Fringe benefits tax: when may a benefit be considered to have a small notional taxable value for the purposes of determining whether it is an exempt minor benefit under section 58P of the Fringe Benefits Tax Assessment Act 1986 ?
Please note that the PDF version is the authorised version of this ruling.This document has changed over time. View its history.
FOI status:may be releasedFOI number: I 1216303
|This Determination, to the extent that it is capable of being a 'public ruling' in terms of Part IVAAA of the Taxation Administration Act 1953 , is a public ruling for the purposes of that Part. Taxation Ruling TR 92/1 explains when a Determination is a public ruling and how it is binding on the Commissioner. Unless otherwise stated, this Determination applies to years commencing both before and after its date of issue. However, this Determination does not apply to taxpayers to the extent that it conflicts with the terms of a settlement of a dispute agreed to before the date of issue of the Determination (see paragraphs 21 and 22 of Taxation Ruling TR 92/20).|
1. Subsection 58P(1) states that a benefit is an exempt minor benefit if a number of conditions are satisfied. One of these conditions is the requirement under paragraph 58P(1)(e) that the notional taxable value of the benefit is small. It is considered by this Office that a benefit with a notional taxable value in excess of $50 is unlikely to be small for the purposes of paragraph 58P(1)(e).
2. It is also considered that, in determining whether the notional taxable value is small for the purposes of paragraph 58P(1)(e), the amount of the remuneration paid to the recipient of the benefit is not relevant.
3. Even if the notional taxable value of the benefit is small, it is also necessary to satisfy the other conditions of subsection 58P(1), which include making a decision on whether it would be unreasonable to treat the benefit as a fringe benefit, after having regard to the various factors mentioned in paragraph 58P(1)(f), such as:
- the frequency and regularity with which similar or identical benefits are provided;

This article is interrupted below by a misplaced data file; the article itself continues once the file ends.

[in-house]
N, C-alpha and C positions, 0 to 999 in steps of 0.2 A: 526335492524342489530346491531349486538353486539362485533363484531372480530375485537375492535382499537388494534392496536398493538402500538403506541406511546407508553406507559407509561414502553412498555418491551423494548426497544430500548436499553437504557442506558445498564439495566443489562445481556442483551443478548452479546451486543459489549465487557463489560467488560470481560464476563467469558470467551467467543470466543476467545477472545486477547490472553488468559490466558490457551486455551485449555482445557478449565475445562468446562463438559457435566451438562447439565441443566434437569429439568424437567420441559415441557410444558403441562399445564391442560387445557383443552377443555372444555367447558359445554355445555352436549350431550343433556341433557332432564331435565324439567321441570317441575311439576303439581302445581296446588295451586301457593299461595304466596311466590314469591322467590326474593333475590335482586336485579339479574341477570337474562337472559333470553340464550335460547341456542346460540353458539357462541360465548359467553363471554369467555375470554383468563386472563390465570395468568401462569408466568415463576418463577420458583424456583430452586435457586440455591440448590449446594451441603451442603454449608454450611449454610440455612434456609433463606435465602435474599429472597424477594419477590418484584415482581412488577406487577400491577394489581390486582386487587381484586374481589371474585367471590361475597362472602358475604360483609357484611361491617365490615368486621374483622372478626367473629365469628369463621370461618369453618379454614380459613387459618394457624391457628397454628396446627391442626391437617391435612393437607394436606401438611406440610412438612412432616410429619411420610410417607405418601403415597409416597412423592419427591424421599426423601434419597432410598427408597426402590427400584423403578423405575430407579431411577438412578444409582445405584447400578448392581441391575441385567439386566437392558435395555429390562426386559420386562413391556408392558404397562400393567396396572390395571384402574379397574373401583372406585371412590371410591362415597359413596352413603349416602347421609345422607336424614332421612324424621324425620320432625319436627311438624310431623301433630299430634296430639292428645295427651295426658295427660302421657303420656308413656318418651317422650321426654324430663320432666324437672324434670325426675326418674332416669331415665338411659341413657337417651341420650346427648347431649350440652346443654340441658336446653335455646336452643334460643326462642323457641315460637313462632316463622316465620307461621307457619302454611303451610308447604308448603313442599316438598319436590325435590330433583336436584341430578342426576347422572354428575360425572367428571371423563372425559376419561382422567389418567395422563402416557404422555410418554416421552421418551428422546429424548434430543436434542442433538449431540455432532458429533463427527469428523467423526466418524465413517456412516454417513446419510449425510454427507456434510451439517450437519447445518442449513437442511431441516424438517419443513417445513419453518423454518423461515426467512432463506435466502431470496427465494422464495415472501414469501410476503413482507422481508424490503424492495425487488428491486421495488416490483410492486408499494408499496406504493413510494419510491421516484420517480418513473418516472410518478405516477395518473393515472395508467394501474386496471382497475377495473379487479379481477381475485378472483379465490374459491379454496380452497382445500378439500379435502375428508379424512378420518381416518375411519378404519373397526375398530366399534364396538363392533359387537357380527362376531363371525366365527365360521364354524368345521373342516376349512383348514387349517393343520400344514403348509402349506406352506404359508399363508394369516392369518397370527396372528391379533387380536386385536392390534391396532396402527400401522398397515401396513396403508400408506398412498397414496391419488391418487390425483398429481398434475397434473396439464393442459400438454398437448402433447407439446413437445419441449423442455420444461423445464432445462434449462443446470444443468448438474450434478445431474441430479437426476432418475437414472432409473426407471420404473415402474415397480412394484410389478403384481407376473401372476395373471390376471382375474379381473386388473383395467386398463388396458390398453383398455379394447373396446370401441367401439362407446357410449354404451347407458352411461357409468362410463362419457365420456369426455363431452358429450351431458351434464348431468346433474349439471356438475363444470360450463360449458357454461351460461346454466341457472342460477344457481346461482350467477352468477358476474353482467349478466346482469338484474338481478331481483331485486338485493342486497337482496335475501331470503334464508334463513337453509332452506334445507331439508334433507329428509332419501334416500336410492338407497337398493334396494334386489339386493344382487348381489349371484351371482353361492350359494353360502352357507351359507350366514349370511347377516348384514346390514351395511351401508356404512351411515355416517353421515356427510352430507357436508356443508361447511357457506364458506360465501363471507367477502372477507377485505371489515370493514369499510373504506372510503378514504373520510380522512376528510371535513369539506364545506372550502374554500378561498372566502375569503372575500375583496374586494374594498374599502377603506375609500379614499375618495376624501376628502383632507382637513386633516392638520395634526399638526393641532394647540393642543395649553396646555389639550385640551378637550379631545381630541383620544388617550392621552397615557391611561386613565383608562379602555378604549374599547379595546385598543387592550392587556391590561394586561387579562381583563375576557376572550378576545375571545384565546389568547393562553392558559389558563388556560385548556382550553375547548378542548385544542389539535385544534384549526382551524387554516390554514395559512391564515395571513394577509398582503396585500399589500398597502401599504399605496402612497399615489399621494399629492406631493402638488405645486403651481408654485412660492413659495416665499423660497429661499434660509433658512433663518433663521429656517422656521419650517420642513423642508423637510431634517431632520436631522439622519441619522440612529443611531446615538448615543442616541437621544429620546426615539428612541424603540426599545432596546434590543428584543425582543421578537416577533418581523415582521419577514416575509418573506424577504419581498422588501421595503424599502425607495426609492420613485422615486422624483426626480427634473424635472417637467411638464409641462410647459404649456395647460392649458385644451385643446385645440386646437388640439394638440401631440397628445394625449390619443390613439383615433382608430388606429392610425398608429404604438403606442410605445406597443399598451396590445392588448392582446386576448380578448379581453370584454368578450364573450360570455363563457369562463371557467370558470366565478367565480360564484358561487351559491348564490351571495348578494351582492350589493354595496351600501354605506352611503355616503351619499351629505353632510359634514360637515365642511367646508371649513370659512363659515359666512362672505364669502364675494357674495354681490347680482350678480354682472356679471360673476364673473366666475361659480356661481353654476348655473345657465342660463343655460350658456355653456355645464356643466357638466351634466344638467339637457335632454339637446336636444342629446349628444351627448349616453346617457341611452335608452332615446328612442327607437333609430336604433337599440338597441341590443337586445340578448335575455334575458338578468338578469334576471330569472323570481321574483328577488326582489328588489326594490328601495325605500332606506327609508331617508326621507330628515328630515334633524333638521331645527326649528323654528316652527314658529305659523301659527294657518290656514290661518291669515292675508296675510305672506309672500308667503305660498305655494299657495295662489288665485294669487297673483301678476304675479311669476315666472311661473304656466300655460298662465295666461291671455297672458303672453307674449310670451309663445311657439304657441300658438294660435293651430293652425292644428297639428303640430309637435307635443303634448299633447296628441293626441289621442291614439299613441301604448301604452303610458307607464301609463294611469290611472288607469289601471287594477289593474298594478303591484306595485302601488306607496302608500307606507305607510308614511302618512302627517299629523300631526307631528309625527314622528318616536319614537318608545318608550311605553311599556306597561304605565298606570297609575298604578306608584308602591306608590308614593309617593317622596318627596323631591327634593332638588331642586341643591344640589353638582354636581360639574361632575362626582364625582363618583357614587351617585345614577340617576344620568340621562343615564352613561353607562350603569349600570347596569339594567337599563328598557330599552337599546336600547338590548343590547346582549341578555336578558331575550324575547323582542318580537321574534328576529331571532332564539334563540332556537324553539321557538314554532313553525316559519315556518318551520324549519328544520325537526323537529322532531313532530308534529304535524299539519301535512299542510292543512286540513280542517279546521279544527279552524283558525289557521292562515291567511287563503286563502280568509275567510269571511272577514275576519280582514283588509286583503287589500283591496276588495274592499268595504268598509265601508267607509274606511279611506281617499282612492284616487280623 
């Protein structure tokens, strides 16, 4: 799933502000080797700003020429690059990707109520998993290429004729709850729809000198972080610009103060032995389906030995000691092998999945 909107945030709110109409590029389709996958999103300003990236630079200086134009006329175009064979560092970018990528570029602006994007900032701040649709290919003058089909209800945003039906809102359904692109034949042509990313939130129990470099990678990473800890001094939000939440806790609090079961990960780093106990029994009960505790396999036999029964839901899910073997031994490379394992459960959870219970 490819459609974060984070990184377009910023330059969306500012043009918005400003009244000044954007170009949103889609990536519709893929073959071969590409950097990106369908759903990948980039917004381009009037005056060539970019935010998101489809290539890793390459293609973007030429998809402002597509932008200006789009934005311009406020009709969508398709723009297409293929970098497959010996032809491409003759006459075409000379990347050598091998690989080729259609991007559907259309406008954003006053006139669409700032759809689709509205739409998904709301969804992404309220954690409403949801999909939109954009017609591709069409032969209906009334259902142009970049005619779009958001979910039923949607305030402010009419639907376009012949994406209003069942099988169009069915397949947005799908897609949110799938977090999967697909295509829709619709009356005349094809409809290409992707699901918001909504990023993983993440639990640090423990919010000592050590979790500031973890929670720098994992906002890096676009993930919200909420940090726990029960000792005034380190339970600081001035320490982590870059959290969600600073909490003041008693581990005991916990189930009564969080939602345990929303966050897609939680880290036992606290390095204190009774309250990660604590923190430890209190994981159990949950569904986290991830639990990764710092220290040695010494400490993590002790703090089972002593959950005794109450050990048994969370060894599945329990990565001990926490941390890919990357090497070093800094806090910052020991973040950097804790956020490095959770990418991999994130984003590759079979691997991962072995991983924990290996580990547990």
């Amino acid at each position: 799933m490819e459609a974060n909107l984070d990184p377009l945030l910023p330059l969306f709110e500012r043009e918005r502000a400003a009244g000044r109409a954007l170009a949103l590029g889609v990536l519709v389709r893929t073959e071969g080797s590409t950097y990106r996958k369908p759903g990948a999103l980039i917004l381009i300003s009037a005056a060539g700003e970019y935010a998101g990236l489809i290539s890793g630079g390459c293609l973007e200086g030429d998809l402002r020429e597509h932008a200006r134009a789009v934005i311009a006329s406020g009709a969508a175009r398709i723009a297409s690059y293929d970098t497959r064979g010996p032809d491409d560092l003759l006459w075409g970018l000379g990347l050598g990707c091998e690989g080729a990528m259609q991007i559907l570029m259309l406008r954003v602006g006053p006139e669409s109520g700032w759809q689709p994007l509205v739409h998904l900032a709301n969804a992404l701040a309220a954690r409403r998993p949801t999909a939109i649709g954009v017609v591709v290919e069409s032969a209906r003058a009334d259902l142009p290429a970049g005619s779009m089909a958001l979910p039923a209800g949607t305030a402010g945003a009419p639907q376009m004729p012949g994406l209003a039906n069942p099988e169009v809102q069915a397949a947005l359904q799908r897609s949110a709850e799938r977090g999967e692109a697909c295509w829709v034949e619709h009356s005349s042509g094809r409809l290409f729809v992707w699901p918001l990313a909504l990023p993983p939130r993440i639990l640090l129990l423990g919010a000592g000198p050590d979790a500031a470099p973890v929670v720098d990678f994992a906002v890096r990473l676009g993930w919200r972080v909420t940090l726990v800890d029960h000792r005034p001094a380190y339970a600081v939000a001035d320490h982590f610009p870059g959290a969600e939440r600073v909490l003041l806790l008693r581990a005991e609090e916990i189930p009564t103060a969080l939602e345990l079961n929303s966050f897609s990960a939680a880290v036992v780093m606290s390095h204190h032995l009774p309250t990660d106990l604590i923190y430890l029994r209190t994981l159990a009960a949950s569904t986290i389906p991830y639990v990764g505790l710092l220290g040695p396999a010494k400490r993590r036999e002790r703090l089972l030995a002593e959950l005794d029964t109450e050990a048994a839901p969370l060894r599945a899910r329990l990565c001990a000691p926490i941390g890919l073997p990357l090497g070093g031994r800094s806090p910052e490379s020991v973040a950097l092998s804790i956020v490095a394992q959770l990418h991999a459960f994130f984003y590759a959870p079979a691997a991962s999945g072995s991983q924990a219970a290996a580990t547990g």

- the sum of the values of such benefits provided in the year;
- the practical difficulty for the employer in determining the value of such benefits;
- the circumstances in which such benefits are provided, including whether the benefits are provided otherwise than wholly or principally by way of a reward for services rendered, or to be rendered by the employee.
Examples: Flowers to the value of $40 sent to an employee on the birth of his or her child is, in consideration of the factors mentioned in paragraph 58P(1)(f), an exempt minor benefit.Flowers sent to a member or members of staff on a frequent or regular basis is not, in consideration of the factors mentioned in paragraph 58P(1)(f) (particularly the regularity of the provision of benefits), an exempt minor benefit even if the notional taxable value of each individual benefit is small.A pram valued at $300 provided to an employee on the birth of his or her child is not an exempt minor benefit as the notional taxable value is not small, ie. the requirement of paragraph 58P(1)(e) has not been met.
Commissioner of Taxation
NO FBT Cell 30/29
© Australian Taxation Office for the Commonwealth of Australia
You are free to copy, adapt, modify, transmit and distribute material on this website as you wish (but not in any way that suggests the ATO or the Commonwealth endorses you or any of your services or products).